Initially launched with white and tinted versions, the Anthelios AIRlicium range got wider this year, with three new shades to meet the diversity of skin colours in the whole country. Today, this range helps us remain leaders in the category of tinted sun care, which shows a high growth rate and represents 45% of the sun care market.
Due to its specificities, this product is only dedicated to the Brazilian market for now, but we have been evaluating its potential and working on a better-adapted version on the global level.
Premium Beauty News - To what extent is this L’Oréal Brasil R&I centre a model of the genre within the L’Oréal network?
Delphine Allard - Our installations are definitely up-to-date, with a unique Flex laboratory within the L’Oréal Group. It is not segmented according to categories, but to activities (weighing, control, manufacturing…). Beyond the advantage of improving flows and capitalizing on the equipment, it helps us favour cross fertilization between the various categories. A technician can be developing a hair treatment formula next to someone working on sun care and exchange about textures, protocols… It generates ideas and it is a more efficient collaborative and creative workspace. That is why we are unique and are becoming a model for other centres.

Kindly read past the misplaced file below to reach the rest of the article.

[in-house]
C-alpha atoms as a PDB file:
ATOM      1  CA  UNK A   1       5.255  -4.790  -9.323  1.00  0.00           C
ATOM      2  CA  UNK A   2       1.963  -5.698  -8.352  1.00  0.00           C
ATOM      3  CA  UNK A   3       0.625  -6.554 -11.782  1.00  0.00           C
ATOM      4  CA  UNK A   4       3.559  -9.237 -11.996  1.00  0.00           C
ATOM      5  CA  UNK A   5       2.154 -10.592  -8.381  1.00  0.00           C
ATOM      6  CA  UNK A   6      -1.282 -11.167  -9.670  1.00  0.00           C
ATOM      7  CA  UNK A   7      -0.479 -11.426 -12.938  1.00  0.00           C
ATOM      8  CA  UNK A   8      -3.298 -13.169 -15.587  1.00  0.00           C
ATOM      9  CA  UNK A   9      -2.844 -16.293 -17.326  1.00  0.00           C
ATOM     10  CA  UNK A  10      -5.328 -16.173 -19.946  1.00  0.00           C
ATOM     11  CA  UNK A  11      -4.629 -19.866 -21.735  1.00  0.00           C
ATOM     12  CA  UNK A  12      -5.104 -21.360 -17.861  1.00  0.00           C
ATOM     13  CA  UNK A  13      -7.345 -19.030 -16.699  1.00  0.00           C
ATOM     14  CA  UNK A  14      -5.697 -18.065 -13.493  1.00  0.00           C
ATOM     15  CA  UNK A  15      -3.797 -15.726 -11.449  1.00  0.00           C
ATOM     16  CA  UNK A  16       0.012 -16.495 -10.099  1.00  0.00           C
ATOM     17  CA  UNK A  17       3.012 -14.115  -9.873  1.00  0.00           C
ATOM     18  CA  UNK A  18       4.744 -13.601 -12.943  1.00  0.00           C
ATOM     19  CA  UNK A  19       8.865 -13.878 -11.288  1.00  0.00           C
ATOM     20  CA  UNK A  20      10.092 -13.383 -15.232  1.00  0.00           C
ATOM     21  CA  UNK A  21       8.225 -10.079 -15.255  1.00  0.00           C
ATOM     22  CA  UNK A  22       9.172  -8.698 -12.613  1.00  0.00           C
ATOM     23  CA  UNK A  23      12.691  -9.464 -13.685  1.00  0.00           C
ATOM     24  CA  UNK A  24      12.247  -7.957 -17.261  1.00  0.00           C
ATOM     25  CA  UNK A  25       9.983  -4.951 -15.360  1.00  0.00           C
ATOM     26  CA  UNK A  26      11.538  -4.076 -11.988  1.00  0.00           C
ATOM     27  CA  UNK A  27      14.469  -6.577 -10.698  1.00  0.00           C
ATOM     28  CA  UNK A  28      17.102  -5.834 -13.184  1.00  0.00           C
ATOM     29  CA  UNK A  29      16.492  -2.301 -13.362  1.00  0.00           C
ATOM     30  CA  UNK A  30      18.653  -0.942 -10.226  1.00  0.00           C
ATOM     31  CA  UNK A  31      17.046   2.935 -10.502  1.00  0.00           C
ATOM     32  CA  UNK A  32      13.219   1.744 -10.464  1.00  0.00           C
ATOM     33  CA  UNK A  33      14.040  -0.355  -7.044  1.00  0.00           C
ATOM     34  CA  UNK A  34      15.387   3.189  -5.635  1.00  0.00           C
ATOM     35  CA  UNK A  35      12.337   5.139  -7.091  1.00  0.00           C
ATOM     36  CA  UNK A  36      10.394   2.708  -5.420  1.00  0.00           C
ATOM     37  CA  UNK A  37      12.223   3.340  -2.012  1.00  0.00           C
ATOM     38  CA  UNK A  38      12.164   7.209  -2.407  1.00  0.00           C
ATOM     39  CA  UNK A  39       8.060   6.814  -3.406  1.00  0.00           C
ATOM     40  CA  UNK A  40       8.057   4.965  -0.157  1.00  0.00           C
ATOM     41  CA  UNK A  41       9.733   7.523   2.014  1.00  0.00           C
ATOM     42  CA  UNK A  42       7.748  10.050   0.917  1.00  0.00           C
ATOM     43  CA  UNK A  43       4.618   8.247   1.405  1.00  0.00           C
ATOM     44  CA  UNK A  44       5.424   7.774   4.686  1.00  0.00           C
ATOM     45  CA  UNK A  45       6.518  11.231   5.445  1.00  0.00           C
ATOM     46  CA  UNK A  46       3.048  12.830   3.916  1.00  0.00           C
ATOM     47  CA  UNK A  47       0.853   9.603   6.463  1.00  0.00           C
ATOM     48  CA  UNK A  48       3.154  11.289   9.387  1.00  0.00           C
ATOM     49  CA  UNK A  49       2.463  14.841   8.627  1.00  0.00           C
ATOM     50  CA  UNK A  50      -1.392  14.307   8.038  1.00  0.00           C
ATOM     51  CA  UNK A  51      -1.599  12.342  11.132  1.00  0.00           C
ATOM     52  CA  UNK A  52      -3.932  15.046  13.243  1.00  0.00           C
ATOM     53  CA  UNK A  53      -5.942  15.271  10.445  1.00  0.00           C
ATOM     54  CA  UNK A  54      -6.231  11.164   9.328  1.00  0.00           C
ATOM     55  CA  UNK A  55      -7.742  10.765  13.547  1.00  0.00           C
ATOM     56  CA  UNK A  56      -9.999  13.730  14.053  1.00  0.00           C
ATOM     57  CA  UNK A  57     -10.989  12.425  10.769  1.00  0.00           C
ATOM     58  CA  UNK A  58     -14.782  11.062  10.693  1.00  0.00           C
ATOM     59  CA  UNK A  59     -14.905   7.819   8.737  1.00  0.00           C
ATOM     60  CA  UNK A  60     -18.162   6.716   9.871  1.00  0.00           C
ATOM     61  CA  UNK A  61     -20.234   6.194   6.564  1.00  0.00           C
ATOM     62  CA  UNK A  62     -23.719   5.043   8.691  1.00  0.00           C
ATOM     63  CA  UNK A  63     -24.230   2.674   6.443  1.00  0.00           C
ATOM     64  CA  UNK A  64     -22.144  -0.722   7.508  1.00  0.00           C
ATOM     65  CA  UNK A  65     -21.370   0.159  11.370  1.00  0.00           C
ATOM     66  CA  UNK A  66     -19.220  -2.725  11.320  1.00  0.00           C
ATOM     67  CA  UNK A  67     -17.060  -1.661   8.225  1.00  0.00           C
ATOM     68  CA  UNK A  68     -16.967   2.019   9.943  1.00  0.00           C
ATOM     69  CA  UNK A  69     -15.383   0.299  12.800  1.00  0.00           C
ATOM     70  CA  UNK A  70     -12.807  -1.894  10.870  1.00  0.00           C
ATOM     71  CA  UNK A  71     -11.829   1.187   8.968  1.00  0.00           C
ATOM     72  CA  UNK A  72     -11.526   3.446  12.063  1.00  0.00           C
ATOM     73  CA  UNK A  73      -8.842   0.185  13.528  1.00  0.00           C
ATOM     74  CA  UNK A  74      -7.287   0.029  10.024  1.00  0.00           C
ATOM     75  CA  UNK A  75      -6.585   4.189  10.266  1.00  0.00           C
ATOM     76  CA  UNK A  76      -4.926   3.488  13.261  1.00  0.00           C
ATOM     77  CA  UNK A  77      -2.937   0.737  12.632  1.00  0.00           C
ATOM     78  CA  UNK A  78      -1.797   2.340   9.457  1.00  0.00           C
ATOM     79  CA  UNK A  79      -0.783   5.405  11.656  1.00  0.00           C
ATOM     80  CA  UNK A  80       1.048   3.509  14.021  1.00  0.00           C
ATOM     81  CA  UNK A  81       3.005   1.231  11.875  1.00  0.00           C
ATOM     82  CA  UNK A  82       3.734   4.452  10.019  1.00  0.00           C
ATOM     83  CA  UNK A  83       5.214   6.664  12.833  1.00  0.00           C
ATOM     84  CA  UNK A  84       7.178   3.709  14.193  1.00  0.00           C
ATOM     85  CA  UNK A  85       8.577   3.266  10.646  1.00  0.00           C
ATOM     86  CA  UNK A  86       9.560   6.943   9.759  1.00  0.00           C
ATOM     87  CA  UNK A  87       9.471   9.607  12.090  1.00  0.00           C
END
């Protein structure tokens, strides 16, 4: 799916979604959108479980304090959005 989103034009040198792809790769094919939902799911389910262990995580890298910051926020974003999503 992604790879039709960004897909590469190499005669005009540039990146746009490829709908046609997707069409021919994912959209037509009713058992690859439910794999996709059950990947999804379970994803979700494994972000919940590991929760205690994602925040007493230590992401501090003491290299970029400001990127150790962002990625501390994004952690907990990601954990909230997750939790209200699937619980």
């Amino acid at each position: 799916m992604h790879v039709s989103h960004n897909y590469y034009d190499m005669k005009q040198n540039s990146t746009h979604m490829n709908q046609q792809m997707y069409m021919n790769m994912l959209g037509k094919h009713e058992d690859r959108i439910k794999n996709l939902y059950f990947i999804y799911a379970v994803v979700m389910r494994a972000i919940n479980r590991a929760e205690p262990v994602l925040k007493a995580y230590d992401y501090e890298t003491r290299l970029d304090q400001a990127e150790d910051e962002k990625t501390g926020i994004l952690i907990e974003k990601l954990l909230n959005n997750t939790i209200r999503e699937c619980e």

Also, we have an exemplary assessment area, with all the installations needed to work, again, as close as possible to consumers, whether it be for the design, with co-creations, or for product assessment, from the prototype phase to the final validation.
This co-creation concept is very interesting: for example, last year, we were able to launch a special range for curly hair designed with Brazilian consumers for local brand Niely. These women were consulted right from the beginning of the project until the final name choice.
Premium Beauty News - Is the outstanding potential of Brazilian diversity an additional form of inspiration for L’Oréal Research?
Delphine Allard - Apart from product development, we have an Advanced Research team whose main role is to discover, work, and put forward the ingredients derived from the Brazilian biodiversity on the global level. In Brazil, we are lucky enough to have access to inspiring ingredients with unique performances.
To this aim, we work with local suppliers or directly in partnership with local communities as part of our Sharing Beauty With All programme. It has already resulted in a number of projects on ingredients identified as inspiring and highly efficient, like kamu kamu for Vichy, murumuru, cupuaçu, and pracaxi.
Premium Beauty News - Do Brazilian women prefer cosmetics containing Brazilian ingredients?
Delphine Allard - What matters to them are natural ingredients in general. The naturalness trend is important to many of them. However, they never compromise on performance for the sake of naturalness.